September 24, 2021 — Retirement is a modern concept. Not that long ago you worked until you dropped, or couldn’t do the job. The invention of pensions changed that for many people. Then, when Social Security started paying benefits in 1937, retirement became possible for almost everyone.
Until recently, once you retired you lived where you always did, moved in with your children, or, when you could no longer take care of yourself, transitioned to an old folks or nursing home. The landscape changed mightily in 1960 when Sun City opened with its active adult lifestyle and extensive amenities. Suddenly the idea of having fun in retirement became popular, and ever since people have been figuring out new ways to enjoy retirement.
Co-housing, Continuing Care Retirement Communities, and 55+ communities all have their devotees. But most of the innovation has come from the retirement industry, whose retirement offerings are geared to put money in their coffers when you buy into their dream.
August 13, 2021 — The median sales price of single-family existing homes rose in 99% of metro areas in the second quarter of 2021 compared to one year ago. And those increases were not small – there were double-digit price gains in 94% of markets measured by the NAR. Continued low levels of housing inventory, combined with record-low mortgage rates, have caused an increase in median sales prices for existing single-family homes in all but one of 183 measured markets during the second quarter of 2021. That is according to the National Association of Realtors®’ latest quarterly report.
The median sales price of single-family existing homes rose 22.9% to $357,900, an increase of $66,800 from one year ago. All regions saw double-digit year-over-year price growth, which was led by the Northeast (21.8%), followed by the South (21.0%), West (20.9%), and Midwest (17.1%). Three of the hottest markets in the country showed price gains of more than 40% year over year: Austin (TX), Boise (ID), and Naples/Marco (FL).
“Home price gains and the accompanying housing wealth accumulation have been spectacular over the past year, but are unlikely to be repeated in 2022,” said Lawrence Yun, NAR chief economist.
July 3, 2021 — Existing home prices hit a record high in May at a median of $350,000, according to the National Association of Realtors (NAR). A shortage of inventory and building materials, low interest rates, flush and frustrated buyers, and pent-up demand are some of the reasons why. Everyone seems to have a tale to tell in this crazy, red hot market: houses that sell the same day they are listed, multiple competing bids, offers of $100,000 or $200,000 more than the asking price, even huge cash payments to walk away to allow the next buyer in line to get the property. The Case-Shiller Home Price Index for April confirmed the rising market, finding that prices rose at their fastest pace ever, an amazing 14.6% year over year.
So what’s next for sellers?
Baby boomers and retirees are more likely to benefit from this hot market than younger people, who are often first time buyers. That is because we usually have something to sell, and our homes are suddenly worth a lot more than they were 18 months ago. So if you are retired or about to retire, this might be the ideal time to step away from your existing home and move to one that is more conducive to your desired retirement lifestyle. You will most likely get top dollar when you sell – but what will your next move be? We were very interested in a new survey by Coldwell Banker conducted among all homeowners (not just retirees). It seemed to indicate that people are using the hot real estate market to dramatically change their living situation. Their survey found that about 20% of homeowners hope to sell their current home in the next year. Of those, about six out of ten plan on relocating to a different city or state. Does that describe you?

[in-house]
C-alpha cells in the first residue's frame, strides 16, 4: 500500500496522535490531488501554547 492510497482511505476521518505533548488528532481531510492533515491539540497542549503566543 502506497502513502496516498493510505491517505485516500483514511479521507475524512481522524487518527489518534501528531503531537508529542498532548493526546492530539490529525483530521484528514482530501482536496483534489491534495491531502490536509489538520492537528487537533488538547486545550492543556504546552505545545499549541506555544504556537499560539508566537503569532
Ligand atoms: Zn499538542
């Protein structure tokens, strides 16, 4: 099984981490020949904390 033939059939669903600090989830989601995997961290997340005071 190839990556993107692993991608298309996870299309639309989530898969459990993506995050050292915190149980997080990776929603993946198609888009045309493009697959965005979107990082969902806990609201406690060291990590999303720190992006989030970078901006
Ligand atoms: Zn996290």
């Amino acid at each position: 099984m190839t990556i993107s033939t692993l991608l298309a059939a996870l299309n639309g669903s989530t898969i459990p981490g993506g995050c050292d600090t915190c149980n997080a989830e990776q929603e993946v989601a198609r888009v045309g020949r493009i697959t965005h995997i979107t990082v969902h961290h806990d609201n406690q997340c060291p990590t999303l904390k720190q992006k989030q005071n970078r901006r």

April 21, 2021. In most parts of the country a staple of conversation these days is the crazy increase in home prices. A big reason for that, according to Realtor.com, is a shortage of places to buy. The supply of homes for sale in the U.S. during March was down 52% from a year earlier. Another factor is continued interest low rates. The March national median listing price of a home was $370,000, up a whopping 15.6% compared to last year. The typical home spent 54 days on the market this March, which is six days less than last year. Anecdotally, almost everyone we know in Florida who has sold their home this winter sold it in just a few days, often the same day it went on the market!
Oct. 29, 2020 – Builder confidence in the single-family 55+ housing market was at an all-time high in the third quarter, jumping 18 points to 83, according to the National Association of Home Builders’ (NAHB) 55+ Housing Market Index (HMI) released today.
The 55+ HMI measures two segments of the 55+ housing market: single-family homes and multifamily condominiums. Each segment of the 55+ HMI measures builder sentiment based on a survey that asks if current sales, prospective buyer traffic and anticipated six-month sales for that market are good, fair or poor (high, average or low for traffic).